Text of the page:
Rep. Spencer Bachus, the likely chairman of the Financial Services Committee next year, lost more campaign money through investments than any other House lawmaker during the past two years, according to a CQ MoneyLine study.
The Alabama Republican forfeited more than $168,000 in campaign funds during the 2010 election cycle. Meanwhile, Rep. Joe Barton (R-Texas) made the most of any lawmaker, earning more than a quarter of a million dollars from investing his campaign funds.
During the past two years, as the Dow Jones industrial average advanced approximately 30 percent, Bachus has repeatedly reported large losses from his campaign’s Fidelity investment account, which has been on a tumultuous ride. It started the election cycle with losses of nearly $62,000 through the end of March 2009, then gained more than $78,000 the following quarter.
But summer’s profits turned into fall’s losses, as his campaign took a hit of $110,000 by the end of September 2009. Since then, the Bachus for Congress Committee has reported more five-digit losses each quarter, except at the end of June 2010, when it made $60,000.
Bachus’ office did not return phone calls Wednesday, but his staff members were tight-lipped about his campaign investments when asked by Roll Call earlier this year. They said they would not disclose the investments in which the campaign lost money, saying, “The financial disclosure form speaks for itself.”
Federal Election Commission rules only require candidates to disclose the financial institutions, amounts and dates for campaign transactions; they do not instruct campaigns to list individual stocks, bonds or other securities. There is no rule prohibiting campaign committees from investing their funds.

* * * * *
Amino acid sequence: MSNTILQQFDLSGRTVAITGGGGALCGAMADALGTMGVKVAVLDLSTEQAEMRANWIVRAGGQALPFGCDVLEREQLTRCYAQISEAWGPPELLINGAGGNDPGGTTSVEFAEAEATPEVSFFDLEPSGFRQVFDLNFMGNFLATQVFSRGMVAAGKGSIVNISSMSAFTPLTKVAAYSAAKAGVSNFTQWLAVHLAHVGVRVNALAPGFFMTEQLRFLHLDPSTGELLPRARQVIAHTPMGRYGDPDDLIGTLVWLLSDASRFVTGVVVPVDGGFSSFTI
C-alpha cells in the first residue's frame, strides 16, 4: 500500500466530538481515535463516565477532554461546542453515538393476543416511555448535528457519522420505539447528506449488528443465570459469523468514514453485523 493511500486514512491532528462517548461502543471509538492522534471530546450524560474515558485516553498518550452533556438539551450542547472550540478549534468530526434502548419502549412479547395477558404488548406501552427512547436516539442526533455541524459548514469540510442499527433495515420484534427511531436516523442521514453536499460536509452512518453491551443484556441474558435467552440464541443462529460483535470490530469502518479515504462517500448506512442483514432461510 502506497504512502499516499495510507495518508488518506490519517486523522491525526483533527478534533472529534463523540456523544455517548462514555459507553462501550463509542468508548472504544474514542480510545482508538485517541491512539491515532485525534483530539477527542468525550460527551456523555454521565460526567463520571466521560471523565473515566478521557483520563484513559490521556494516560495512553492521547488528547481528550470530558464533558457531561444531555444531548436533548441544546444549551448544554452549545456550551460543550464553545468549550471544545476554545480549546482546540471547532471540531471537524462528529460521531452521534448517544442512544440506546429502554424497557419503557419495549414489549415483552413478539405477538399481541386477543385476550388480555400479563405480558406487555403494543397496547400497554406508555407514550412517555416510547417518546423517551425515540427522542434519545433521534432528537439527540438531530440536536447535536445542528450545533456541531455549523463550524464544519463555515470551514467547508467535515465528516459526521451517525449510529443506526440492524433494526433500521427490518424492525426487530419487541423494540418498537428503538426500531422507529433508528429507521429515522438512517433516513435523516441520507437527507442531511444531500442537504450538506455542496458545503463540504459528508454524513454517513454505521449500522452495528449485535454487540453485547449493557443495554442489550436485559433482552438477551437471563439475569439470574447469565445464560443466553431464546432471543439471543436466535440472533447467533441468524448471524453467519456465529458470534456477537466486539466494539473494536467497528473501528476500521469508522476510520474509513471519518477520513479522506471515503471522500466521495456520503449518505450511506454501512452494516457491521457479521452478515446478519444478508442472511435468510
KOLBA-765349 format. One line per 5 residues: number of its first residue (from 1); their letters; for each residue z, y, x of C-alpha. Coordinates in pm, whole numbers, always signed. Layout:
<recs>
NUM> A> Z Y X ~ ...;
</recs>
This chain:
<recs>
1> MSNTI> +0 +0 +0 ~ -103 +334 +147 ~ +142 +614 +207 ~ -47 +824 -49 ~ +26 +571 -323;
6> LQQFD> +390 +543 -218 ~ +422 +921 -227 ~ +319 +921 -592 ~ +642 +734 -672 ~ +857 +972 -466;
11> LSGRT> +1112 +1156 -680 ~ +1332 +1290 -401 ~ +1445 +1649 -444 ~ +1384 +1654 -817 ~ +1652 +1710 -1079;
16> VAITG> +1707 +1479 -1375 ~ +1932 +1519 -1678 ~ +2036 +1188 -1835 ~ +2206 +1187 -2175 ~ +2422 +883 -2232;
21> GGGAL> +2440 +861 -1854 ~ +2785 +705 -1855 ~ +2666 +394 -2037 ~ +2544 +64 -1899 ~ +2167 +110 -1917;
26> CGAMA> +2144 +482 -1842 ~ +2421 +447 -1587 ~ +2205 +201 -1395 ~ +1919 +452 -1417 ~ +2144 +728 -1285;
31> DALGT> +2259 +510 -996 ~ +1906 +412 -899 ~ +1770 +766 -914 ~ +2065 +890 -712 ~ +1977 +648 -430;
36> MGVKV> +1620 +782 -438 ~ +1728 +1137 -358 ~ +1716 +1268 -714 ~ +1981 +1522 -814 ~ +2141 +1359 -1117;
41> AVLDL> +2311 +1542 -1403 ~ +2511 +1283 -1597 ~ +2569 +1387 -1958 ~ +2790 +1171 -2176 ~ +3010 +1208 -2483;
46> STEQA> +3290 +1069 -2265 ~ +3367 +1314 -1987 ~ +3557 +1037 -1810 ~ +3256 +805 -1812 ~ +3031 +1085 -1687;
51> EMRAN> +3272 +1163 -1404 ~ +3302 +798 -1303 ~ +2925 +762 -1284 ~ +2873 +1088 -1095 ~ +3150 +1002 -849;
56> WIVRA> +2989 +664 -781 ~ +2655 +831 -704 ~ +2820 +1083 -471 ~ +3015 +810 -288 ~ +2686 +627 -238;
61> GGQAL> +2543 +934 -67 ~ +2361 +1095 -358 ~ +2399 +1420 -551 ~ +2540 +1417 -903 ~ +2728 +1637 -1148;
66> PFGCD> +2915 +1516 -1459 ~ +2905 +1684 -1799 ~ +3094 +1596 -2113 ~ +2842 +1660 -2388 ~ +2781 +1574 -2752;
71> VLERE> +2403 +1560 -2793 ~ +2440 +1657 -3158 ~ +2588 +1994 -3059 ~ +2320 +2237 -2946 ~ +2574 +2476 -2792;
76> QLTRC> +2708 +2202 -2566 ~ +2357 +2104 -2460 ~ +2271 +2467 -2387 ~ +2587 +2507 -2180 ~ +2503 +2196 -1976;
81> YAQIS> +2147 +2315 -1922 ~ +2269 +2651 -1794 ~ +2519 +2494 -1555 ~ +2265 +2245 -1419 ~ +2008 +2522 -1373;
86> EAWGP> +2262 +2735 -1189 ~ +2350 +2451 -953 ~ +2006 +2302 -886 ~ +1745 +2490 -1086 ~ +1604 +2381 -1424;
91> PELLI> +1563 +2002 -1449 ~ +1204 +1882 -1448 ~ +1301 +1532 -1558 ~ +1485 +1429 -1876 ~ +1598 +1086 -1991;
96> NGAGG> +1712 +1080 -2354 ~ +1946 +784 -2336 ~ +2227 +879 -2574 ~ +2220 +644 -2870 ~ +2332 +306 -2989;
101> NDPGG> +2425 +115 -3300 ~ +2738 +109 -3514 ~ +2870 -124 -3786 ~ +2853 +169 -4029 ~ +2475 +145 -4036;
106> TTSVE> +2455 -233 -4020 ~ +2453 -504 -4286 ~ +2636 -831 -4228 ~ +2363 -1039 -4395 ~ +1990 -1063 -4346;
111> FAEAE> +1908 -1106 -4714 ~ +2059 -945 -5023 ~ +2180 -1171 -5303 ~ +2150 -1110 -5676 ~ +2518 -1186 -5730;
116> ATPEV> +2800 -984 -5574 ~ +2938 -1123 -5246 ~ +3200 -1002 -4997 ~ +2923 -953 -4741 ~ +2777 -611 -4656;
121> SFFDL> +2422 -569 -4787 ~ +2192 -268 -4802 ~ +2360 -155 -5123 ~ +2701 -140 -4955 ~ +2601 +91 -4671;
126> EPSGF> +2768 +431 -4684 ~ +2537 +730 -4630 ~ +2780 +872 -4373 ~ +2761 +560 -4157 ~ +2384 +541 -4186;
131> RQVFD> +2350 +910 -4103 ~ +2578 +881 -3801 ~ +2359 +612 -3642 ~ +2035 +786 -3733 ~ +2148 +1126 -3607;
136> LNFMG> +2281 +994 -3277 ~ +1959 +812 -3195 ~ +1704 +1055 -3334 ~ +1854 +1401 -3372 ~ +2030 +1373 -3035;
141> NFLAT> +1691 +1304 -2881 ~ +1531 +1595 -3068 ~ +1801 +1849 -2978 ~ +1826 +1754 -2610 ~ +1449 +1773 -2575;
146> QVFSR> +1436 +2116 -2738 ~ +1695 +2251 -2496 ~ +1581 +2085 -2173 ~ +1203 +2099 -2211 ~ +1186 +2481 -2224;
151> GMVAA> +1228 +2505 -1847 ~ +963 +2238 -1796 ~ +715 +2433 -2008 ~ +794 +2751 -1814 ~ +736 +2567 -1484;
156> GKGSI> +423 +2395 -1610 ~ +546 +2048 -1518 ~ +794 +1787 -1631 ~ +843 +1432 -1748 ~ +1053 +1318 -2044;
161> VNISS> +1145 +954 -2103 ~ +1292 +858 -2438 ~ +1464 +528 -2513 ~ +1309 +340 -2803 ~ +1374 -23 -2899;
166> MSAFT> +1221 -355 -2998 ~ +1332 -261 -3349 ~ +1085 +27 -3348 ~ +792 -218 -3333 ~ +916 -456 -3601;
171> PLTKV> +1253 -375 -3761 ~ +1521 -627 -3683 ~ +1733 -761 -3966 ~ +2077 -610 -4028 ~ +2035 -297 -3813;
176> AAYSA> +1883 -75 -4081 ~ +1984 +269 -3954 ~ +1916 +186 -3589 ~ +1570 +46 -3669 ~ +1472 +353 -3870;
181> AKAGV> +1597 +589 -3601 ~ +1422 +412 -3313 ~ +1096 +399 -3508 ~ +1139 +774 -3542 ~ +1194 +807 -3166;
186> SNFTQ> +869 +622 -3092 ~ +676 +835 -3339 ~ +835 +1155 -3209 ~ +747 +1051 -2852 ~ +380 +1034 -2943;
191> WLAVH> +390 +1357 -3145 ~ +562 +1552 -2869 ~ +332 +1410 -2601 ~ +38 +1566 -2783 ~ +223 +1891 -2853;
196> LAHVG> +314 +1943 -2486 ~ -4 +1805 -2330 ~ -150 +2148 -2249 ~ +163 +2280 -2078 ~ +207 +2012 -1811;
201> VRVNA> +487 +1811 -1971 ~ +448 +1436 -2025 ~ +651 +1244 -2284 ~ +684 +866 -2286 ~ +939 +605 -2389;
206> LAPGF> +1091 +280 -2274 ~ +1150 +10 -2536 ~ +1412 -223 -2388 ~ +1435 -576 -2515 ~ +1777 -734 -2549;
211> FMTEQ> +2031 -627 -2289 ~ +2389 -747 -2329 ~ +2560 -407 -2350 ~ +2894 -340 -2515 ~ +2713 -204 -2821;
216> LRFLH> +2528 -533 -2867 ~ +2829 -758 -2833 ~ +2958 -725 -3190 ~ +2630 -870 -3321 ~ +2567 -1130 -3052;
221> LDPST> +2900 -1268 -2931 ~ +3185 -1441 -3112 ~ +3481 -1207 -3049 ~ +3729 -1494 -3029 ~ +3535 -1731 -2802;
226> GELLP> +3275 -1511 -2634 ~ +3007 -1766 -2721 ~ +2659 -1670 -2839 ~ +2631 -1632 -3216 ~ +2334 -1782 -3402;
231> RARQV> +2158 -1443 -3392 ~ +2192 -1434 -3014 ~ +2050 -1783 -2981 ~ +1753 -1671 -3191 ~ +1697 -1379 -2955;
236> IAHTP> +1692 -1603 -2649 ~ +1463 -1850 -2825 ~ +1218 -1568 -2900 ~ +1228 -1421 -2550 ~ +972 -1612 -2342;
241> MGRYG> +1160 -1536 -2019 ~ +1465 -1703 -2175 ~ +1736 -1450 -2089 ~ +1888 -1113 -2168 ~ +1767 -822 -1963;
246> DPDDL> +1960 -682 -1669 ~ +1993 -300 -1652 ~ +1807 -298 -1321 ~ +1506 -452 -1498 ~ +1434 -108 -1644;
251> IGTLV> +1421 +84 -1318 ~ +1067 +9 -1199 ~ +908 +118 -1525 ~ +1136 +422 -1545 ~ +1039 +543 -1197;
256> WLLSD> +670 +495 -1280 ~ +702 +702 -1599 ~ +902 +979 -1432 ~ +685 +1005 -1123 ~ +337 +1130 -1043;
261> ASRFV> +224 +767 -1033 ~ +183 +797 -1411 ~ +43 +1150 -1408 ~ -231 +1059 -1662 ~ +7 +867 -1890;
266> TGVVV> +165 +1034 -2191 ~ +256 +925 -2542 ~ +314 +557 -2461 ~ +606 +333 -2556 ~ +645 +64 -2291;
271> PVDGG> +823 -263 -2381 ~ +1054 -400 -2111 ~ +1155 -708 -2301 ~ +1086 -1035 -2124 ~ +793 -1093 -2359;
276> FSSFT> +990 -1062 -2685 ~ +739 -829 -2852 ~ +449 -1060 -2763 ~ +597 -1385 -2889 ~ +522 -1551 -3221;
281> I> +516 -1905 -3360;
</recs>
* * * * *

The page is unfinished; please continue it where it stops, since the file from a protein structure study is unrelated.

Although Bachus lost money, Barton profited from his various Fidelity instruments, as well as specific stocks that included General Electric Co., the Home Depot Inc. and the Lennar Corp.
Other lawmakers’ campaigns profited from the stock market’s rebound during the 2010 election cycle, including the campaign of Rep. Bill Delahunt (D-Mass.), which made $188,000 during the two-year period.
Terri Henderson, 6, center, whose mother is El Salvador, attends a rally with members of Congress at Union Station's Columbus Circle to announce the Restore Opportunity, Strengthen, and Improve the Economy (ROSIE) Act on July 29, 2014. The legislation provides incentives for government contractors to pay a living wage and other benefits that would help low-income workers.